“Sex…is an important basic human variable that should be considered when designing and analyzing the results of studies in all areas and at all levels of biomedical and health-related research.”
—Institute of Medicine, Exploring the Biological Contributions to Human Health: Does Sex Matter?
This online series of courses was designed to create a permanent foundation for sex and gender accountability in medical research and treatment by enabling researchers, clinicians, and students in the health professions to integrate knowledge of sex and gender differences and similarities into their research and practice.
The site currently offers two courses:
The Basic Science and the Biological Basis for Sex- and Gender-Related Differences
Sex and Gender Differences in Health and Behavior
To learn more about each course, please visit the CME page or the CNE/CPE page. Each course includes 6 lessons and takes approximately 6 hours to complete. These courses are offered free of charge.
Continuing medical education (CME) credit can be awarded to eligible candidates who successfully complete Course 1 or Course 2. Please see the CME page for more information about earning CME credit.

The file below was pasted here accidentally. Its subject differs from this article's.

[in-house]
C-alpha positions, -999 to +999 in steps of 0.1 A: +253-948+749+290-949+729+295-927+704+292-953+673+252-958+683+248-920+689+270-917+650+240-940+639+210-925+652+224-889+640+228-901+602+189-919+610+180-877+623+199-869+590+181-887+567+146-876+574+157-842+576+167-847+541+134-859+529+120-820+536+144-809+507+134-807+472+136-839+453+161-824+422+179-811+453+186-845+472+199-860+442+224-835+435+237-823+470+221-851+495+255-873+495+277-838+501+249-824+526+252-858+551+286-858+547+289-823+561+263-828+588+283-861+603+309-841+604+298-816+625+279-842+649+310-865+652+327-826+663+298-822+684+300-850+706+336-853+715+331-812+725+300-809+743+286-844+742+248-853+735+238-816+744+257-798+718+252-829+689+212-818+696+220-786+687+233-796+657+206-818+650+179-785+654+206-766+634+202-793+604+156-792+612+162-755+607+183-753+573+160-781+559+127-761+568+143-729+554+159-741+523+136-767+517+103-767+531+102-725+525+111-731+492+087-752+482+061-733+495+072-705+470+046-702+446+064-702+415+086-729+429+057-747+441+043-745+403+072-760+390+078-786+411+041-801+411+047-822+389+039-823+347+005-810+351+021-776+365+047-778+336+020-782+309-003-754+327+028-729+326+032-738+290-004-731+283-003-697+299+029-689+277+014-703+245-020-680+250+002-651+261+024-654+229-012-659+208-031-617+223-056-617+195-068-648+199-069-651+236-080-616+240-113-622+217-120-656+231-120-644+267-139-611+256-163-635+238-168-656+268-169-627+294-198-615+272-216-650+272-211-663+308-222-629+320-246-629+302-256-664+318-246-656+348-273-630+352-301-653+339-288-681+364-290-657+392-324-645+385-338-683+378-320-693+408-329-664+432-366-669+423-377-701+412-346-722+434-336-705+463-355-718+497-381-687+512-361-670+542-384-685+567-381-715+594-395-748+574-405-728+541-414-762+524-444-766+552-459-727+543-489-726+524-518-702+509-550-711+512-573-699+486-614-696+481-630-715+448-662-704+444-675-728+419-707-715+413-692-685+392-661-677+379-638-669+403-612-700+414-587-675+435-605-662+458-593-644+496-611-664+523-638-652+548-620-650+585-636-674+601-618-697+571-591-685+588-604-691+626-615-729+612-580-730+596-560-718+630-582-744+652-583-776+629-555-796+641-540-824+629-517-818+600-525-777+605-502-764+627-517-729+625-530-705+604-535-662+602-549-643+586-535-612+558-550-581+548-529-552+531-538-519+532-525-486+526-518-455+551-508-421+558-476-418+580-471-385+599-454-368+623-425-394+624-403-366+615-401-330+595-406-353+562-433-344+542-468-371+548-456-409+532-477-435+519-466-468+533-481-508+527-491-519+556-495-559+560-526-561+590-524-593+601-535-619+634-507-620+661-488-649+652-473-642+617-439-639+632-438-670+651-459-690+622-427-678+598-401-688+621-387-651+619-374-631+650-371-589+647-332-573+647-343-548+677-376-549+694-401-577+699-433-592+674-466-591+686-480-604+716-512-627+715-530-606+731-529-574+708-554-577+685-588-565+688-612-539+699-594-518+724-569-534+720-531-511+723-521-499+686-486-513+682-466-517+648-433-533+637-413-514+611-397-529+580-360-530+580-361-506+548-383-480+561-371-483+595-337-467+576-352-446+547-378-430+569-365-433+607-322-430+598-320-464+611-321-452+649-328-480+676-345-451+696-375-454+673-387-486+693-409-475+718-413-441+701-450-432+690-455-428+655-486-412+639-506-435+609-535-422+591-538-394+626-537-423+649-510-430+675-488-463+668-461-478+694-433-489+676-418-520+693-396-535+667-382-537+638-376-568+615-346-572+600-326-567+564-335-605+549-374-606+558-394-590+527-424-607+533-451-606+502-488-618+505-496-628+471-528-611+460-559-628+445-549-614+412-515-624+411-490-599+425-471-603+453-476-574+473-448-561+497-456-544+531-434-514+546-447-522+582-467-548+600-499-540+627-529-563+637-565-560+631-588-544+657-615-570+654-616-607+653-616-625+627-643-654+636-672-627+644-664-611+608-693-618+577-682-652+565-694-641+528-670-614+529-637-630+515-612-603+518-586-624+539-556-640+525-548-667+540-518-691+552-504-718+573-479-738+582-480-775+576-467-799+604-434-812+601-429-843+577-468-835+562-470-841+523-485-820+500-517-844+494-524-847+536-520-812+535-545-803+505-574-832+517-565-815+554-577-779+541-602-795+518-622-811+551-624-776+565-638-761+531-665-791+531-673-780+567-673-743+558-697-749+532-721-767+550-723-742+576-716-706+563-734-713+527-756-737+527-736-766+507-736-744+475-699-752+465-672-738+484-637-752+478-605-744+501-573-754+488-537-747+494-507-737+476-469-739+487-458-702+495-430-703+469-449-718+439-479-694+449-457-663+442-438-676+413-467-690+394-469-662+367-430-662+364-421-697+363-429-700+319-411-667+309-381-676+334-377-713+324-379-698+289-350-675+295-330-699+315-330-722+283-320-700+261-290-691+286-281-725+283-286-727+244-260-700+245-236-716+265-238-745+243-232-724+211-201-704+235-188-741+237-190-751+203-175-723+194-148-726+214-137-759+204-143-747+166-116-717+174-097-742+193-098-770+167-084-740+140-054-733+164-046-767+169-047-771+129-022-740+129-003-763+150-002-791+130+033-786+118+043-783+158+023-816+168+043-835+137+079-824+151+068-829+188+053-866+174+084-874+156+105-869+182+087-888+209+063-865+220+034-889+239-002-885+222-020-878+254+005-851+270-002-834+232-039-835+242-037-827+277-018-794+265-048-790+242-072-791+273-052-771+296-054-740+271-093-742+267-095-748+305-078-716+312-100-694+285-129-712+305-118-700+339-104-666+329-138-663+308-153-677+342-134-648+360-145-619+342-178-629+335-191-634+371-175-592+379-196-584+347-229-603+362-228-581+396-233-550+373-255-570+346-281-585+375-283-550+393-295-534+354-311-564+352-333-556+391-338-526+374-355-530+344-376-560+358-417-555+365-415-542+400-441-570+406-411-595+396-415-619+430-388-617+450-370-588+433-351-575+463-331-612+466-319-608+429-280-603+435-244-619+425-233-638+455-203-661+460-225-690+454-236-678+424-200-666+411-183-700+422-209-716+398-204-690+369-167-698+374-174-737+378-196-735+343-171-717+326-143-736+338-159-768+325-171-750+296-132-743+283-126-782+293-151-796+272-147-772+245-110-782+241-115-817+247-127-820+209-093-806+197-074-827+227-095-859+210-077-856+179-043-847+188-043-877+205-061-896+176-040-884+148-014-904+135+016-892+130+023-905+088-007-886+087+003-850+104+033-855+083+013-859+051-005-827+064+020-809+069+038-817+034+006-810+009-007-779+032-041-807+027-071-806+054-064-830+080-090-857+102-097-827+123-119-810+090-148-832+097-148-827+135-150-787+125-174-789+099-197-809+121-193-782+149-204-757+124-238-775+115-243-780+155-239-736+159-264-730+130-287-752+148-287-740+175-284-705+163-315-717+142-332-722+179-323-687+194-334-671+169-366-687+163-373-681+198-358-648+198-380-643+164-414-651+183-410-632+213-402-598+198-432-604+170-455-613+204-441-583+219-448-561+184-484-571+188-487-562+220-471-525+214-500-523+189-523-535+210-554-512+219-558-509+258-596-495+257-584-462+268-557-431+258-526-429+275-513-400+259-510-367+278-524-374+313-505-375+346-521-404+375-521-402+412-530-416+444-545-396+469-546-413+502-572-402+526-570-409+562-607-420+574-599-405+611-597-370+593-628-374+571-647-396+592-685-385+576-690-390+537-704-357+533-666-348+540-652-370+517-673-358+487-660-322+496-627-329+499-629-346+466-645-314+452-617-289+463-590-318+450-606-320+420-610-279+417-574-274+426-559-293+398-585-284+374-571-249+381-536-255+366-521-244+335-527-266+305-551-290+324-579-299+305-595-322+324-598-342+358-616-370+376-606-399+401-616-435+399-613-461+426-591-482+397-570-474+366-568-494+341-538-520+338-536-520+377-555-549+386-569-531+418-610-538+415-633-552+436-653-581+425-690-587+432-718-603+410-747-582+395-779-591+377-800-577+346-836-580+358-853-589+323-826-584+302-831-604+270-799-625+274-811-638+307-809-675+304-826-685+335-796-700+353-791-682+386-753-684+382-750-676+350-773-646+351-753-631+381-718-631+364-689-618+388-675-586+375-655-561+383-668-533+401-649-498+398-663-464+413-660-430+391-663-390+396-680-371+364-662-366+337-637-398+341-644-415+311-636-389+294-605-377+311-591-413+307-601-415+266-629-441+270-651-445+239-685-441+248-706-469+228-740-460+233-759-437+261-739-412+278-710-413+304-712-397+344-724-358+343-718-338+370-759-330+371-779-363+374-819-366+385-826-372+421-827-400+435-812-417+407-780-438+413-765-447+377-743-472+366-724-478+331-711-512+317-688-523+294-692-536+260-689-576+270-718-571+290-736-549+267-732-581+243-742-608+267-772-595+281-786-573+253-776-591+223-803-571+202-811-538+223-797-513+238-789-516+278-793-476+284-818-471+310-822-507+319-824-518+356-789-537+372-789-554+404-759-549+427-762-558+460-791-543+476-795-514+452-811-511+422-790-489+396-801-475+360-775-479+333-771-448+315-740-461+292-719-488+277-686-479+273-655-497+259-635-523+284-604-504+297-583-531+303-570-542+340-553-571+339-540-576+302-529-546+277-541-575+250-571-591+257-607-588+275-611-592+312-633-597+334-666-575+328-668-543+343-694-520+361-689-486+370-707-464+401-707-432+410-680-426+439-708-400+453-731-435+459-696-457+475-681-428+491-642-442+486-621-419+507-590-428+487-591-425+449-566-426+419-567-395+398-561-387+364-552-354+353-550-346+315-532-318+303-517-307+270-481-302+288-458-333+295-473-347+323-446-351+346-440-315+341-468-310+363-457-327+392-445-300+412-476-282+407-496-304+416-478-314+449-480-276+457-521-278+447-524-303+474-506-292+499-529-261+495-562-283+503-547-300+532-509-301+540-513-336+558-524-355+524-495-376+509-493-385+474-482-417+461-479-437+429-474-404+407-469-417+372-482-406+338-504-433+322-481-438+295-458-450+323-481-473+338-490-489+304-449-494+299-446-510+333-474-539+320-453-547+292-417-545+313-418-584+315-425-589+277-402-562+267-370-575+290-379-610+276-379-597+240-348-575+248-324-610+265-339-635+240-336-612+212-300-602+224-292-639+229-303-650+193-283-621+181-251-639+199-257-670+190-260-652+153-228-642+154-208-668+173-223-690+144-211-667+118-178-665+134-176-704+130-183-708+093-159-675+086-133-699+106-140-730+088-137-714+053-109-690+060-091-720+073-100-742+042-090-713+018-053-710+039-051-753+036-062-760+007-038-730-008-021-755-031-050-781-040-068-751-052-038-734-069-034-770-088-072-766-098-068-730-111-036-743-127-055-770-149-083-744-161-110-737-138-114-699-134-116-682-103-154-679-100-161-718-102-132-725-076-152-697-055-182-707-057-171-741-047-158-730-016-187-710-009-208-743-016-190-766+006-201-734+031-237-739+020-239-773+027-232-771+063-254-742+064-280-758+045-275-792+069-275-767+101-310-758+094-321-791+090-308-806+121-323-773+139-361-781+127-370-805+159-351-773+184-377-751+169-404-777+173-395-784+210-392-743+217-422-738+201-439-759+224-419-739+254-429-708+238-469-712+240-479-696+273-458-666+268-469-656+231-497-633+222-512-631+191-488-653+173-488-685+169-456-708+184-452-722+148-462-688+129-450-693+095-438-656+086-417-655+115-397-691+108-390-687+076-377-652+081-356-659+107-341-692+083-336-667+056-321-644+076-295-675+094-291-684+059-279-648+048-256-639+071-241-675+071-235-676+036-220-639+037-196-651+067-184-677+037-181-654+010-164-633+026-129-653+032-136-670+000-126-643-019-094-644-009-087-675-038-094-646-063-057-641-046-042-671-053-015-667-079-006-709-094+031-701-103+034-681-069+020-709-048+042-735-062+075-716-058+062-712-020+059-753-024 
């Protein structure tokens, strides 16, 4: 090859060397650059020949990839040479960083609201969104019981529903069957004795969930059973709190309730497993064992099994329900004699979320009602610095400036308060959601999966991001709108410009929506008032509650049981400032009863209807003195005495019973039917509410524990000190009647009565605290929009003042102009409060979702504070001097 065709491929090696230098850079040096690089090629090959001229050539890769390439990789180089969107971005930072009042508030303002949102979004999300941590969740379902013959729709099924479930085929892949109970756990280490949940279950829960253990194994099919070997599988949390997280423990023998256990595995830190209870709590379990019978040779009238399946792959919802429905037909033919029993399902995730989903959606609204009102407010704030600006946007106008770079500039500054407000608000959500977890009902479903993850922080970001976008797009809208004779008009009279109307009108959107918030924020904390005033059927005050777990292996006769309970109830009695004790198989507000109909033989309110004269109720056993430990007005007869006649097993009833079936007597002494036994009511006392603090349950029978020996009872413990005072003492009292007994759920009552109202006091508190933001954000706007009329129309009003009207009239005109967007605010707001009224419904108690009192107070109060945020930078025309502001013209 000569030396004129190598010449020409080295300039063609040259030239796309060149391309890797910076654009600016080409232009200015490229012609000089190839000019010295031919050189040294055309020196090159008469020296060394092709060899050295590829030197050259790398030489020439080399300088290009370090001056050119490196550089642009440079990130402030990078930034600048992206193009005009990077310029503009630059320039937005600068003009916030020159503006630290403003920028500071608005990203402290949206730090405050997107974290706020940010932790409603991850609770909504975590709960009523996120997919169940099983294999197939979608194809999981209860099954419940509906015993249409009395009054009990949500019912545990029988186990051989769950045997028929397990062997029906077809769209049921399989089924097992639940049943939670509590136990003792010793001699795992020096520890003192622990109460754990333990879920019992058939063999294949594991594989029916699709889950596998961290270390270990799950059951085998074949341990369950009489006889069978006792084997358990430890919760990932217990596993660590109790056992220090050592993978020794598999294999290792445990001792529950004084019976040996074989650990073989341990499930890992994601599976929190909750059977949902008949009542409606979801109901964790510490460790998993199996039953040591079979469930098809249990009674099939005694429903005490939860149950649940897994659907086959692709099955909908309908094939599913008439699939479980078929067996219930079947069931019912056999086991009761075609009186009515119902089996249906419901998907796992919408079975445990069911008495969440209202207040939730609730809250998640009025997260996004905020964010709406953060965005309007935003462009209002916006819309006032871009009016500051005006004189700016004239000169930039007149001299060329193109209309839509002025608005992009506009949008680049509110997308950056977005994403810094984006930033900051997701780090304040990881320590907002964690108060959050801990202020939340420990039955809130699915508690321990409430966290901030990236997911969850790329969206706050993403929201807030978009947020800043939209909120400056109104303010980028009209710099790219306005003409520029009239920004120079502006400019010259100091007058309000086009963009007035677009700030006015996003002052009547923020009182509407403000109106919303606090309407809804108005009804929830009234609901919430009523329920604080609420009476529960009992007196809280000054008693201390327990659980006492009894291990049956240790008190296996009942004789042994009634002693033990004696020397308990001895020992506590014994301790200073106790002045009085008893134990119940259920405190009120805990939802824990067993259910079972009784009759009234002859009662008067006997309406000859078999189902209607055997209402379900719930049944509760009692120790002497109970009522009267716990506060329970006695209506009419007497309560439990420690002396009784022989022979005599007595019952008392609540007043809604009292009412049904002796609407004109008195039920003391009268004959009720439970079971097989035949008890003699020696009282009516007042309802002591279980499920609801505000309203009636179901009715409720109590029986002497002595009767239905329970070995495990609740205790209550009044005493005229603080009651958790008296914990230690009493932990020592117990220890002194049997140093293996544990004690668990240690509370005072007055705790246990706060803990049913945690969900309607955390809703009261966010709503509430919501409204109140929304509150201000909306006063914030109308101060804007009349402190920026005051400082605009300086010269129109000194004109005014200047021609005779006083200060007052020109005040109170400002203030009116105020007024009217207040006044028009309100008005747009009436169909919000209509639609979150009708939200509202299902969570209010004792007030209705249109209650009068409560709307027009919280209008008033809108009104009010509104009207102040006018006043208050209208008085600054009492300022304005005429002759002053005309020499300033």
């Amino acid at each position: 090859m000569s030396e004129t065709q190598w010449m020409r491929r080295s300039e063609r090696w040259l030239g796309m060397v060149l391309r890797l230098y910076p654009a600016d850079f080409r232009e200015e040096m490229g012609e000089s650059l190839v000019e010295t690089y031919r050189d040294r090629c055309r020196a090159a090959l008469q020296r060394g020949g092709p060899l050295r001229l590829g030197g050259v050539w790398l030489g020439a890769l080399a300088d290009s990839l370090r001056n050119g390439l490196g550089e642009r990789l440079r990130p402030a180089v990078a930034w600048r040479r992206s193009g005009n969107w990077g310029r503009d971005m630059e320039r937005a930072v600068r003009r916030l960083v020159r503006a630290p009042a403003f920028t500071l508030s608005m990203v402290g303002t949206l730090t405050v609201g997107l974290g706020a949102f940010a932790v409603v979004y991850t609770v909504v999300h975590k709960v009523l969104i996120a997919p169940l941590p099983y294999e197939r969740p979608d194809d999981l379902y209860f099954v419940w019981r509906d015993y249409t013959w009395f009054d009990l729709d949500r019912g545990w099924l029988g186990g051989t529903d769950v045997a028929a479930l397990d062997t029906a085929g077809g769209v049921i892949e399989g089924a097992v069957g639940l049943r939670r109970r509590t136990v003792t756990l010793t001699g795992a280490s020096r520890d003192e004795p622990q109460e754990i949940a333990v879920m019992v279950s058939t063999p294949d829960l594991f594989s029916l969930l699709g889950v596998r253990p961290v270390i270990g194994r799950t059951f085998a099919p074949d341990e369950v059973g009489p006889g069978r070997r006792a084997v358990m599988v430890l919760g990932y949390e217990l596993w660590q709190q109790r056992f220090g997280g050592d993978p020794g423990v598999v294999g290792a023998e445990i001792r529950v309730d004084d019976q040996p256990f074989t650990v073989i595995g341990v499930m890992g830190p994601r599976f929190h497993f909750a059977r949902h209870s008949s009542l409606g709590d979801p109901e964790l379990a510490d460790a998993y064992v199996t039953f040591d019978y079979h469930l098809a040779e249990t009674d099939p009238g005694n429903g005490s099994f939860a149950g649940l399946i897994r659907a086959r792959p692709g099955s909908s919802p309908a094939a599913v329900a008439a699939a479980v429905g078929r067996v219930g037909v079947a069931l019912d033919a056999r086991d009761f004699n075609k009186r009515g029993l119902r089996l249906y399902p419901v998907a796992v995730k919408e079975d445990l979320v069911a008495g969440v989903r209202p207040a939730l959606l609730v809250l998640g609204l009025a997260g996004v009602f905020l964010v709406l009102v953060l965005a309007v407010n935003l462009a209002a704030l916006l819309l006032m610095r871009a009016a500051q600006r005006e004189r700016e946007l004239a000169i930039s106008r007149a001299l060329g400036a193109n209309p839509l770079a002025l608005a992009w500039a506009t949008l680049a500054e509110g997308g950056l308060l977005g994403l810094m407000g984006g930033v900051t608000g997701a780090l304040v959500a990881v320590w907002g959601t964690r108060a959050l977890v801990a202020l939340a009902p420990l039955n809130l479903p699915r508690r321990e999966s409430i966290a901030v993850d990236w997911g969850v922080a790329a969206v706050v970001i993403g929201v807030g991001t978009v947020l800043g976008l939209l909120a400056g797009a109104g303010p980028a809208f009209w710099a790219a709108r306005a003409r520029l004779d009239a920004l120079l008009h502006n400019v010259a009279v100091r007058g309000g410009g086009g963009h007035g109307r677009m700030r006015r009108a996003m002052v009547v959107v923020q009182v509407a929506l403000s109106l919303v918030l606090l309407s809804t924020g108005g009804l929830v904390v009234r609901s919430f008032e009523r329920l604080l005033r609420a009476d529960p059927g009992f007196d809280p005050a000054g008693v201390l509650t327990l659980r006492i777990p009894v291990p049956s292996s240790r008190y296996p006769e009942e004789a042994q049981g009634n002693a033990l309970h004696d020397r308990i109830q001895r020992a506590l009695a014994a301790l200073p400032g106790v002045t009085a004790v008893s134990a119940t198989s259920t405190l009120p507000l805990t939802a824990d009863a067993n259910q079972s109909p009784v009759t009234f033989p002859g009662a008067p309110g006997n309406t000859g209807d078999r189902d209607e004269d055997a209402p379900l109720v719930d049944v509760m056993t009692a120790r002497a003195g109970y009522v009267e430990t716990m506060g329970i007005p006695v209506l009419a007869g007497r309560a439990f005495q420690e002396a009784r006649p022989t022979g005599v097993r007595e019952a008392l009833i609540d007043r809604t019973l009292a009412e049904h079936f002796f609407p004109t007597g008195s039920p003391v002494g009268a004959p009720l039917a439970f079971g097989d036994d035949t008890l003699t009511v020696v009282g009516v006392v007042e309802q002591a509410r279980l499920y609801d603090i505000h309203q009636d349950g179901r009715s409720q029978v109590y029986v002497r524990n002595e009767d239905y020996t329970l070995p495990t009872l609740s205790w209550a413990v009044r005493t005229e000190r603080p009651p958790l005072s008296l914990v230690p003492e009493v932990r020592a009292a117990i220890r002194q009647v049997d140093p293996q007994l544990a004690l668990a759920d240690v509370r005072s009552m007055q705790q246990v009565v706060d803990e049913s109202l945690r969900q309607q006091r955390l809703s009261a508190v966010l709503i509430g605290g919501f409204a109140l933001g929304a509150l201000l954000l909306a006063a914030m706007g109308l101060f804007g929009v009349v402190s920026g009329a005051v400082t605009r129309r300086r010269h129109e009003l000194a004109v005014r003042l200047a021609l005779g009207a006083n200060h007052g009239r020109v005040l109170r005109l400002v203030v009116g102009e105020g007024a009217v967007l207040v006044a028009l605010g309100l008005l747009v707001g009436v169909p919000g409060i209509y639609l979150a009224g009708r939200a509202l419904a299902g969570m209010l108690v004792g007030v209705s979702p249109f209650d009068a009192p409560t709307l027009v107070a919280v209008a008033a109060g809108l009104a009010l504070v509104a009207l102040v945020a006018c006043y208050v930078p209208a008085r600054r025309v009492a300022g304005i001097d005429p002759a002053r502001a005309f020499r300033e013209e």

Continuing nursing education (CNE) credit and continuing pharmacy education (CPE) credit can be awarded to eligible candidates who successfully complete Course 1. Please note that CNE and CPE credit are not currently available for Course 2. Please see the CNE/CPE page for more information about earning CNE and CPE credit.
This site was developed for researchers, clinicians, health care professionals, educators, and students who wish to gain a basic scientific understanding of the major physiological differences between the sexes, the influences these differences have on illness and health outcomes, and the implications for policy, medical research, and health care. The series of courses is open to the public.
Please review the using this site page before you begin taking courses. To get started, please register. If you have already created an account, please log in.
The Science of Sex and Gender in Human Health was developed by: